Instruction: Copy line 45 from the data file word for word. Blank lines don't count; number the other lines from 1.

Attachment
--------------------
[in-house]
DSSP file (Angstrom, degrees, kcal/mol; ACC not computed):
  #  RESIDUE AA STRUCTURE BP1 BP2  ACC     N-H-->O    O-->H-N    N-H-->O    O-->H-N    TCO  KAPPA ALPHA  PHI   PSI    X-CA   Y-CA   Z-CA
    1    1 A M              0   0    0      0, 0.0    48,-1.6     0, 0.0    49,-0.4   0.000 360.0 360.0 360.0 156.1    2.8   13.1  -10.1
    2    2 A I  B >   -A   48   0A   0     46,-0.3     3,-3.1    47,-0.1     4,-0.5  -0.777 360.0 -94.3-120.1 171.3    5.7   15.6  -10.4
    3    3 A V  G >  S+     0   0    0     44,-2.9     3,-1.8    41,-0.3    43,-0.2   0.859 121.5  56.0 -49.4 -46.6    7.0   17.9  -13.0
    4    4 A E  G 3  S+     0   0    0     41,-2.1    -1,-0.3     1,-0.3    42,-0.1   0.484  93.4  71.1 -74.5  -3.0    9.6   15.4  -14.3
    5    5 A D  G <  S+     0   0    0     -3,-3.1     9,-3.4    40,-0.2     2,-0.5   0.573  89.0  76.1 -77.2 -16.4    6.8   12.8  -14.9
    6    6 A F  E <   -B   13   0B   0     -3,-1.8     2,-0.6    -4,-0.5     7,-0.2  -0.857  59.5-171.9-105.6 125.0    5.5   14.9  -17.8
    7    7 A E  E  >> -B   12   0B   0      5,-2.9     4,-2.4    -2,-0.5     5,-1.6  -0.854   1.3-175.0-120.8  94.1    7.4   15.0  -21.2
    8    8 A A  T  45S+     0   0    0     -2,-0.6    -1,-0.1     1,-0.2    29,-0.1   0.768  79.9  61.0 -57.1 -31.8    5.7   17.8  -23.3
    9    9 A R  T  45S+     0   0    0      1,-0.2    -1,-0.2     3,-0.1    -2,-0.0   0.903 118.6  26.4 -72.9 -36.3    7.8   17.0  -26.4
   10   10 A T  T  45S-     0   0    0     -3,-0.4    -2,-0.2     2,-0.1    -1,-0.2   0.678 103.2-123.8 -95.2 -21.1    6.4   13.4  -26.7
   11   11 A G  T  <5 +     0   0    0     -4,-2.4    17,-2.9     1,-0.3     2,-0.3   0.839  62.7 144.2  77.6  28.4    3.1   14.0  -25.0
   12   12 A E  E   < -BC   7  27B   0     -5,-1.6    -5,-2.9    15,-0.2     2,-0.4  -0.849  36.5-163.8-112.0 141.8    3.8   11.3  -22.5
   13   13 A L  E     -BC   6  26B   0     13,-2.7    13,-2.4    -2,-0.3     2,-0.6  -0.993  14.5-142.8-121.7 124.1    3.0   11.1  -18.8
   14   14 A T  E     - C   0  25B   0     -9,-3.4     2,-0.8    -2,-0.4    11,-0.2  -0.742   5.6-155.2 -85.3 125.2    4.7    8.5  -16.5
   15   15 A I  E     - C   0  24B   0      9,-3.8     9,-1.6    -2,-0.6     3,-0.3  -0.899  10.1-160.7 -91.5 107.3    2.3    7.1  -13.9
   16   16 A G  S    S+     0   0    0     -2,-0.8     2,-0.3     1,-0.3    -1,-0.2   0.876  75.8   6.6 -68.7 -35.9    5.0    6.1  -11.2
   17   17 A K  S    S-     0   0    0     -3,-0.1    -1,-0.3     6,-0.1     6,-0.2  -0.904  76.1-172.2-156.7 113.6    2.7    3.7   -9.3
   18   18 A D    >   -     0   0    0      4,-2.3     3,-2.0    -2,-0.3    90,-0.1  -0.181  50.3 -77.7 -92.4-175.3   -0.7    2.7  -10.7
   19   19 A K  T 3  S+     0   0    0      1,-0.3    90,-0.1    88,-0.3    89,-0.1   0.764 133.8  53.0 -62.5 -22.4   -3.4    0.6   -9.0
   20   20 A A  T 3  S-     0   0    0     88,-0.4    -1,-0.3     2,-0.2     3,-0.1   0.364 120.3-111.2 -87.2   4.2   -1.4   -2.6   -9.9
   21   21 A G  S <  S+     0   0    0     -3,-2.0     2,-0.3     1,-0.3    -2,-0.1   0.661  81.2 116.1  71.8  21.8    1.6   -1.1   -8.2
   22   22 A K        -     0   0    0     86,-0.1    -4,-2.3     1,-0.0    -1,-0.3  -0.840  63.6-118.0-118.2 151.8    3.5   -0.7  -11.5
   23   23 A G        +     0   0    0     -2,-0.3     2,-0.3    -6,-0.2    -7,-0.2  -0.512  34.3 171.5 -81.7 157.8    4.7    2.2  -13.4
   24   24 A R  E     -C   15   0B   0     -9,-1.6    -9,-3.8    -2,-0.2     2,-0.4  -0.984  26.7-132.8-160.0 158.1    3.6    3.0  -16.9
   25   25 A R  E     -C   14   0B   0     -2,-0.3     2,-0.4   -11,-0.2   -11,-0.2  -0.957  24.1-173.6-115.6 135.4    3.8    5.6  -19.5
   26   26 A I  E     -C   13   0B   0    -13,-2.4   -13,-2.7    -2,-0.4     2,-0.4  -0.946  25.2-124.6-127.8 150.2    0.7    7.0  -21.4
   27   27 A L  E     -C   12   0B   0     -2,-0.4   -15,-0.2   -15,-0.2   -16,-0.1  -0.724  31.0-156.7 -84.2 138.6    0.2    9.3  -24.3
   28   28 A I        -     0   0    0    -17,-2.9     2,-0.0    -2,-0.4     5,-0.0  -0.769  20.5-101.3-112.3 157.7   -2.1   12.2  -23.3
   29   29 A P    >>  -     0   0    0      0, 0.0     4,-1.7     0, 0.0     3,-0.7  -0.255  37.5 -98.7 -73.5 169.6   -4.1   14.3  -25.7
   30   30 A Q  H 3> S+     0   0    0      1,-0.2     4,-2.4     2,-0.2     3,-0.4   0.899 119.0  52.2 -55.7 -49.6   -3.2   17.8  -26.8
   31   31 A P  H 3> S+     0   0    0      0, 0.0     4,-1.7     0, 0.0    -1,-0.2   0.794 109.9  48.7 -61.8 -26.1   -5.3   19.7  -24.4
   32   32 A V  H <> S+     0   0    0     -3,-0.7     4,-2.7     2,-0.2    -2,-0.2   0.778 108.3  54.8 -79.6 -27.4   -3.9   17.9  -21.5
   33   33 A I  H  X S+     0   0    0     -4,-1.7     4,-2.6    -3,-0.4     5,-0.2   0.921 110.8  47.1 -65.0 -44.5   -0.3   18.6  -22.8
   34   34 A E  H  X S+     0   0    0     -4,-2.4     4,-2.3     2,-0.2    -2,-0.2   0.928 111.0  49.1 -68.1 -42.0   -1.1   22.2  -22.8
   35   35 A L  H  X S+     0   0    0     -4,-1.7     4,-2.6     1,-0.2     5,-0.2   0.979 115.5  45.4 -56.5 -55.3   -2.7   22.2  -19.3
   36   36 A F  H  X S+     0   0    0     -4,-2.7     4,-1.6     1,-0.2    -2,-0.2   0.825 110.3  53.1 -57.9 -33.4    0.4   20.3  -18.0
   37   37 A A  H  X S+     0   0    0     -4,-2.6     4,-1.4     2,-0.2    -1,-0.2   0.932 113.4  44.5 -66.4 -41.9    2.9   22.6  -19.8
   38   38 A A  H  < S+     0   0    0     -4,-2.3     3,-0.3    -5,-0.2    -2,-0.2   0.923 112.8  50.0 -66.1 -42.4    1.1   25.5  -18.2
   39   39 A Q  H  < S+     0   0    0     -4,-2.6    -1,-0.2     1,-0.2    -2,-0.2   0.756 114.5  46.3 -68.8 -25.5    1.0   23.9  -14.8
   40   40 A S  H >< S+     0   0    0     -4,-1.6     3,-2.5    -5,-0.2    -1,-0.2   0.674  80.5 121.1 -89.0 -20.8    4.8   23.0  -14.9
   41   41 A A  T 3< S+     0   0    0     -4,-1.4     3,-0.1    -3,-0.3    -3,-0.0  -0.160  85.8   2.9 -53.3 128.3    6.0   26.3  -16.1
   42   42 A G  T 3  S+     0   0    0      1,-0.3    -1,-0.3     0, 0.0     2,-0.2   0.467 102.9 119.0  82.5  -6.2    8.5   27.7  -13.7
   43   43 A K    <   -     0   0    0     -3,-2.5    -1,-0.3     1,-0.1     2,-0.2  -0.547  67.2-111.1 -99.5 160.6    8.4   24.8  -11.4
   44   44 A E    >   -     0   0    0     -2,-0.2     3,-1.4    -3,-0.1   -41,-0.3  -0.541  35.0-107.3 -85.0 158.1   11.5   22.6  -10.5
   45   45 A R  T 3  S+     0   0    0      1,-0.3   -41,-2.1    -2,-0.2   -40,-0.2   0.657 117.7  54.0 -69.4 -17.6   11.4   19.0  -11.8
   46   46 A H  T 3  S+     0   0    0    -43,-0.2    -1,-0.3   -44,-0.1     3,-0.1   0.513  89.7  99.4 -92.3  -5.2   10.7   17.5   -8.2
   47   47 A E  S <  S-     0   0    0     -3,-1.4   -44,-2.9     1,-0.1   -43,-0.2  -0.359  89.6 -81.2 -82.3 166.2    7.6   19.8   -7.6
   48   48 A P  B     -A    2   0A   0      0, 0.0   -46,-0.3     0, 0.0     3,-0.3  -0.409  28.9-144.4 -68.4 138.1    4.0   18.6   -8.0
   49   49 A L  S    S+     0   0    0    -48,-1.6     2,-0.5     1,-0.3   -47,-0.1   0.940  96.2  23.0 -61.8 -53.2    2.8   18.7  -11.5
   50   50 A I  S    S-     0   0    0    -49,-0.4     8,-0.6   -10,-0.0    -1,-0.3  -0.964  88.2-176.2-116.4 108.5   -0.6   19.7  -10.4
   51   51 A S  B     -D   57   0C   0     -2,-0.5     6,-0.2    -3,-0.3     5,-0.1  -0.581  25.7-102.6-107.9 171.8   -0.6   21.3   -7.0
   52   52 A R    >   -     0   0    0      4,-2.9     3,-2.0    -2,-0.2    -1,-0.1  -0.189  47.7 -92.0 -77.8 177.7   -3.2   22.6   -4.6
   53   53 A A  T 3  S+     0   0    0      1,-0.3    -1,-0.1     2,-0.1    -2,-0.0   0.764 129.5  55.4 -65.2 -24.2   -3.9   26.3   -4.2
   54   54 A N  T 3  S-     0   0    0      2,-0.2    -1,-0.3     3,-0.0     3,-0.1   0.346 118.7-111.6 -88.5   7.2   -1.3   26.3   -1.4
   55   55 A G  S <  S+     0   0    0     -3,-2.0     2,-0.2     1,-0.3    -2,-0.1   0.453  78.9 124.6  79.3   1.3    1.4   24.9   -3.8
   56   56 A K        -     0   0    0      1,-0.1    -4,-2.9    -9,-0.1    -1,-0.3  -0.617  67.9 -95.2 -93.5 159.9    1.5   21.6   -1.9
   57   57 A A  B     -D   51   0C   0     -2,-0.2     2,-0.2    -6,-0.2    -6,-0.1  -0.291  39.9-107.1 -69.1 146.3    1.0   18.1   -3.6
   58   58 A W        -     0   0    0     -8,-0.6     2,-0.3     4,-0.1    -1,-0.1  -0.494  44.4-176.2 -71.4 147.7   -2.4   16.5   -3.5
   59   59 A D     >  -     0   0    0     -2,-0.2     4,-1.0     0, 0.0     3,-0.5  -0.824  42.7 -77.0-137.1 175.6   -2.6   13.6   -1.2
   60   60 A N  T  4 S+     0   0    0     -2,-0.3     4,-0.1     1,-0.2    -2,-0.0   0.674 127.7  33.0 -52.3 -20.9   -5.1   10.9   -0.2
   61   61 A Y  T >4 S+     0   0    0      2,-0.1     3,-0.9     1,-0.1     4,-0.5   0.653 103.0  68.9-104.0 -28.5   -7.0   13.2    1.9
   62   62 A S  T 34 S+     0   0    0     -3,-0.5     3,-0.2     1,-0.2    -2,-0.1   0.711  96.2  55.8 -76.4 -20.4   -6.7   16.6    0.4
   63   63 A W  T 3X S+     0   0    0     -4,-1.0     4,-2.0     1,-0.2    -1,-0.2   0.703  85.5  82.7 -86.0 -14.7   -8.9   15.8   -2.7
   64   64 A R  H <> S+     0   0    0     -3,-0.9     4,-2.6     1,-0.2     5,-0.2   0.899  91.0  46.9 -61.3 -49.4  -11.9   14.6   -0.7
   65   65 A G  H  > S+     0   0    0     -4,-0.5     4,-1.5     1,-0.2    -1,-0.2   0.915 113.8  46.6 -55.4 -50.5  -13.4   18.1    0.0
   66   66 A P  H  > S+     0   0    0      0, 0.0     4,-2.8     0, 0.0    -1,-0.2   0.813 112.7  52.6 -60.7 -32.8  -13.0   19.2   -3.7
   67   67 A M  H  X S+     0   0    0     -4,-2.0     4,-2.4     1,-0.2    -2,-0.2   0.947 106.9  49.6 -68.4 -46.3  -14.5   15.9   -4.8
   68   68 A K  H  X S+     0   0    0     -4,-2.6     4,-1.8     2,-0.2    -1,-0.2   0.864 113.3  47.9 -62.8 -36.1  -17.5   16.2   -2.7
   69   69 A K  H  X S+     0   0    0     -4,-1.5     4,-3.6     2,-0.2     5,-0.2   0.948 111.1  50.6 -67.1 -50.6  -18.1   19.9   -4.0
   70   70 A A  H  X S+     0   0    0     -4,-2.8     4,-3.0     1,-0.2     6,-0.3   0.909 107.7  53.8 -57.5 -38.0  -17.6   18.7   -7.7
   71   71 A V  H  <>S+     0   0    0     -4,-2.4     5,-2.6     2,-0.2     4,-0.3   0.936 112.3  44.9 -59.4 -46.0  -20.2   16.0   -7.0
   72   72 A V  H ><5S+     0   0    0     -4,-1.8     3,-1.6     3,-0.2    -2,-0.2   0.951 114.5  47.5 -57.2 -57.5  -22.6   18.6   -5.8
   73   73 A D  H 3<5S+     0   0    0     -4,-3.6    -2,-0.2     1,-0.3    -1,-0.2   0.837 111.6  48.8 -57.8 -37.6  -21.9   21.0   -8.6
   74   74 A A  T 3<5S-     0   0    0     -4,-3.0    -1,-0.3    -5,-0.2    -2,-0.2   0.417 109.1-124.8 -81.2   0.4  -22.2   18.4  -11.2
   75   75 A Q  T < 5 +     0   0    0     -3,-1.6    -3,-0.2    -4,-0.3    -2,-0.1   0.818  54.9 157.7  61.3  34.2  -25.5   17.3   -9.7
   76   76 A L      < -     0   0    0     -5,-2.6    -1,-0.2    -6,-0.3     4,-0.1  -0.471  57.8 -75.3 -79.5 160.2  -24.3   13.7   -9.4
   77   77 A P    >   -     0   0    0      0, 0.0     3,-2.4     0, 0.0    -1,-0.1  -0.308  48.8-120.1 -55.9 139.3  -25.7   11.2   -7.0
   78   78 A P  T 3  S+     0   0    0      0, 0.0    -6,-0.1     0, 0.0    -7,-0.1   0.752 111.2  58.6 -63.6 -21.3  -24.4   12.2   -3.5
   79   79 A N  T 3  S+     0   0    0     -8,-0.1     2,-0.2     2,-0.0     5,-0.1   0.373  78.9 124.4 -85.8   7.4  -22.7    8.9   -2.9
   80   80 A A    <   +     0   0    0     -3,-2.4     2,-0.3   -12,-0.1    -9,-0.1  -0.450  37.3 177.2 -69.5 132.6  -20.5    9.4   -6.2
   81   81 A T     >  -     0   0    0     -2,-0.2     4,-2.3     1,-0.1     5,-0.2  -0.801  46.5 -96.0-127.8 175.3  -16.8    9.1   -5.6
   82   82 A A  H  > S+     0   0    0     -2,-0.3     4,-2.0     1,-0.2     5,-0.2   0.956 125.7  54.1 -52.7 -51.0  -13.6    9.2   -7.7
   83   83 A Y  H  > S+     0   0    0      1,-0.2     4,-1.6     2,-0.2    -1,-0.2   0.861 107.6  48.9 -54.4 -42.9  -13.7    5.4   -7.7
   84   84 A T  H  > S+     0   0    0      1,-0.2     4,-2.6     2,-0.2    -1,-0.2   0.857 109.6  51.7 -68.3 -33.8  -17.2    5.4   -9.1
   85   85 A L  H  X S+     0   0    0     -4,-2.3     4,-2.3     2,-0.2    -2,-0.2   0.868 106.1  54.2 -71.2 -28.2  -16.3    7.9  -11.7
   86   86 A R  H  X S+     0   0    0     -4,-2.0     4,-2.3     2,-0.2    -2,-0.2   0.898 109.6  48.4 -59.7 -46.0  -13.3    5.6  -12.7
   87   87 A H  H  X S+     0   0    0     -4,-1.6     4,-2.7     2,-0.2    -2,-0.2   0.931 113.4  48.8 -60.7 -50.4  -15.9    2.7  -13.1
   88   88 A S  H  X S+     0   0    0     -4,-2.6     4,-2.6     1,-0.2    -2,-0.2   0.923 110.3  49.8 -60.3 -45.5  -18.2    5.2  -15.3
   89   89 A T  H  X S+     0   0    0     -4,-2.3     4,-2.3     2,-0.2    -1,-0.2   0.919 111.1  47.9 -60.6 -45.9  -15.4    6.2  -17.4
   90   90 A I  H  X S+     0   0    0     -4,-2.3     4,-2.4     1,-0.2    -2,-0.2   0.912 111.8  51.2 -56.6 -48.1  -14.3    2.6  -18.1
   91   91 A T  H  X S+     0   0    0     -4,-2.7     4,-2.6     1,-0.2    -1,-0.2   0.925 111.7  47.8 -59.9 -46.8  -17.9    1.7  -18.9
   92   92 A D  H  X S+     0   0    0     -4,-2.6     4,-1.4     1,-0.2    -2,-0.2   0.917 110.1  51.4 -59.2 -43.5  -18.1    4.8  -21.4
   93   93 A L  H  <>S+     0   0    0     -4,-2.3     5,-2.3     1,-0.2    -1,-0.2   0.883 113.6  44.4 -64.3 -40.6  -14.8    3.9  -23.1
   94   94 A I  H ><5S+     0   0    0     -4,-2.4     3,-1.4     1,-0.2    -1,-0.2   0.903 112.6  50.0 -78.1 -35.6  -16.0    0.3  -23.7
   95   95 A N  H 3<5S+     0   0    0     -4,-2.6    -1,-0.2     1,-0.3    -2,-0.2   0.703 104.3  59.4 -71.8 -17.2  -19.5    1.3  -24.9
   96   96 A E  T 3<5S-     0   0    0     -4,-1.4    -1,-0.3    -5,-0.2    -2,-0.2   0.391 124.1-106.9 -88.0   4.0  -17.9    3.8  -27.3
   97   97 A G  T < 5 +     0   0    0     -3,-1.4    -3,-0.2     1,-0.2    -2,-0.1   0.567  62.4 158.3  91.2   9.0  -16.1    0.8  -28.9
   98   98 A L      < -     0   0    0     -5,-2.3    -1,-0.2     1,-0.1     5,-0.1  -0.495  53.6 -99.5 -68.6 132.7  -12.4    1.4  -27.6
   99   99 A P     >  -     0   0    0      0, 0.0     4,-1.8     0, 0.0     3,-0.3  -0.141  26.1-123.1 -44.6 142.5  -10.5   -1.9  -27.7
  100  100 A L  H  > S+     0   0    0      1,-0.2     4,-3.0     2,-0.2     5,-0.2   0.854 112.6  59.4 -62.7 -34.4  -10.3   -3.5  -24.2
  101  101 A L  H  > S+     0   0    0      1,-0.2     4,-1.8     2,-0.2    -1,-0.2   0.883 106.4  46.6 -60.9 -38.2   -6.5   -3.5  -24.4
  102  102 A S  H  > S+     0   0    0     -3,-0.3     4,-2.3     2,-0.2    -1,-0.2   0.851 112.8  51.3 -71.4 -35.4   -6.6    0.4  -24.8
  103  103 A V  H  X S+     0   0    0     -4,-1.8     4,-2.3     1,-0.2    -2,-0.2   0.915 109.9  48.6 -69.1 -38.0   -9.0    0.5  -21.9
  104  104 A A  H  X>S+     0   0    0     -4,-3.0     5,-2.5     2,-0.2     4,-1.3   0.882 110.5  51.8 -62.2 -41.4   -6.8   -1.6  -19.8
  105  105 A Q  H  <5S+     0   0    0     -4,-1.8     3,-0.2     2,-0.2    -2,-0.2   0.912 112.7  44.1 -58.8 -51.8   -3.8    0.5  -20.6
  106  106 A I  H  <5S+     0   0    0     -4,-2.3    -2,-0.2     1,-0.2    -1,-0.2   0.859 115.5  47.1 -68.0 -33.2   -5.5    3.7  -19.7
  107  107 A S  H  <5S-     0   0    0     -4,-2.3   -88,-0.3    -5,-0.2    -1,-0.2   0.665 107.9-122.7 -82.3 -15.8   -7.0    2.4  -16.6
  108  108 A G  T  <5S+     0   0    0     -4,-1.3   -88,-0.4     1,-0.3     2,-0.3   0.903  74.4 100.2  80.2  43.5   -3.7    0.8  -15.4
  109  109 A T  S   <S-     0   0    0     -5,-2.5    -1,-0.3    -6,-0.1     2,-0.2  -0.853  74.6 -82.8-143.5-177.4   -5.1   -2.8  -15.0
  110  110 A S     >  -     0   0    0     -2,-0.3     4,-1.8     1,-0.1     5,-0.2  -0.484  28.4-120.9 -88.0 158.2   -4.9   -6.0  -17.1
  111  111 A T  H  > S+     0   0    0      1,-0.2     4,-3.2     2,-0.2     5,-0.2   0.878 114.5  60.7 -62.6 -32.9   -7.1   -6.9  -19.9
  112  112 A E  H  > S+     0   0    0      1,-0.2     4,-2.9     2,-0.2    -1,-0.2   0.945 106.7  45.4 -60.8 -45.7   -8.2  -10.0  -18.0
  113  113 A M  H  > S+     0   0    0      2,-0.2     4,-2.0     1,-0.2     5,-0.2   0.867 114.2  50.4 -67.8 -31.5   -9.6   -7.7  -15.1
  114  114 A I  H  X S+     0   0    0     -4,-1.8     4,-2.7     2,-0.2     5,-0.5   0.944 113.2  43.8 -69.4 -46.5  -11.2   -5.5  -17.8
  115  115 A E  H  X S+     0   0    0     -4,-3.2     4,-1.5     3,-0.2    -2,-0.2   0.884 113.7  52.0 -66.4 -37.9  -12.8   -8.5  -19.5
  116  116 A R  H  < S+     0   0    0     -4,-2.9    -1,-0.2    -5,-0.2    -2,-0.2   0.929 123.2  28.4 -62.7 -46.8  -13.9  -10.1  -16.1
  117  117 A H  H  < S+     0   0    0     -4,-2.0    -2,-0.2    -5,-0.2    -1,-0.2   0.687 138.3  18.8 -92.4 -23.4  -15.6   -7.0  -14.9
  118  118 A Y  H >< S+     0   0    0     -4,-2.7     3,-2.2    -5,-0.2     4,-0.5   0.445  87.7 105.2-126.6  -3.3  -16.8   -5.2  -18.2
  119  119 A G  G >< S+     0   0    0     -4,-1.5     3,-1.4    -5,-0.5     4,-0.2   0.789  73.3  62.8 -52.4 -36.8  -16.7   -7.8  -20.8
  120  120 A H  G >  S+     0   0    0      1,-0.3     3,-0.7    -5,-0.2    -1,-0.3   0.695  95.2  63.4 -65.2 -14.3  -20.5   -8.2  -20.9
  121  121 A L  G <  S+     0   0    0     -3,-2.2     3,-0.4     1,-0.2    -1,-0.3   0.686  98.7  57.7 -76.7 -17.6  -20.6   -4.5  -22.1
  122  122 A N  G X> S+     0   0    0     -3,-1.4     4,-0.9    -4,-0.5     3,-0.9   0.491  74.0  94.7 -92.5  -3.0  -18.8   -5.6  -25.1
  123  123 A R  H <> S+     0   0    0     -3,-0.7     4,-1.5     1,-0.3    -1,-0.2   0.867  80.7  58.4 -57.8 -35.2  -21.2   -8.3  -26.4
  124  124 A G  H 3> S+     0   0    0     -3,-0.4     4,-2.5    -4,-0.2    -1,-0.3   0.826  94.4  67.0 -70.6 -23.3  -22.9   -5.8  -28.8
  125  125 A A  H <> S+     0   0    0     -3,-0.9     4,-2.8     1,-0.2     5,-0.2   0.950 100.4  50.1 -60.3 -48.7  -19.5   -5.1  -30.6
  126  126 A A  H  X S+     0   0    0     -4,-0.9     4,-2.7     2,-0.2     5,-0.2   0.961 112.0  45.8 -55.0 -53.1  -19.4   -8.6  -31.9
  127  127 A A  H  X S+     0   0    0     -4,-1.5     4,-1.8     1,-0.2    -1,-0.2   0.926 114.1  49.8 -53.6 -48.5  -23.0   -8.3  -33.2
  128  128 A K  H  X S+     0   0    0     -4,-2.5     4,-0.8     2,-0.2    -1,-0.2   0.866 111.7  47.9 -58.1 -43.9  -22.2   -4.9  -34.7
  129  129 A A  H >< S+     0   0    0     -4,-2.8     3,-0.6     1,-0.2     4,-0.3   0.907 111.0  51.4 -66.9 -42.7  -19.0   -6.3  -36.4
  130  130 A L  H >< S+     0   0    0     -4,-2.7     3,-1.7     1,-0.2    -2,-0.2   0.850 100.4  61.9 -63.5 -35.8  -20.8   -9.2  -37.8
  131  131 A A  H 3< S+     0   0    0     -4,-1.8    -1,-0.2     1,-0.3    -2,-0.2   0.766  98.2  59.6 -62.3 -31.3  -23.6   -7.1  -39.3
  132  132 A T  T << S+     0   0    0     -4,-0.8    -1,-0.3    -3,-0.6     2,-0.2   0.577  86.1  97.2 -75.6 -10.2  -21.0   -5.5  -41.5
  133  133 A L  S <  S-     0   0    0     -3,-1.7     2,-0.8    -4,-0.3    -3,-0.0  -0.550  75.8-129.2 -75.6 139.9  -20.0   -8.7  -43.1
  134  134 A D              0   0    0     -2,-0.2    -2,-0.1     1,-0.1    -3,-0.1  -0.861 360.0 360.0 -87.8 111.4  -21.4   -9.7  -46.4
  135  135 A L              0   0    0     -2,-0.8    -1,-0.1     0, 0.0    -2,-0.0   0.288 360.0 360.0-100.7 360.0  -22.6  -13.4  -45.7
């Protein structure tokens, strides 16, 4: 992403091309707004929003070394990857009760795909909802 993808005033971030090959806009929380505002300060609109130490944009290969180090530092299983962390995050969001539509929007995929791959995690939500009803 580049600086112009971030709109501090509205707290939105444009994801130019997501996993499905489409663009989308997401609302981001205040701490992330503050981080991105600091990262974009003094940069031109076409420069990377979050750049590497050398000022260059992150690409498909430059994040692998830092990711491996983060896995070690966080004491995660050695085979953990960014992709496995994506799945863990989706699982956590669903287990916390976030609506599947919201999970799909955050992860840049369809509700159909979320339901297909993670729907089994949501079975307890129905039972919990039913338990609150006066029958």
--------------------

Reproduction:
   42   42 A G  T 3  S+     0   0    0      1,-0.3    -1,-0.3     0, 0.0     2,-0.2   0.467 102.9 119.0  82.5  -6.2    8.5   27.7  -13.7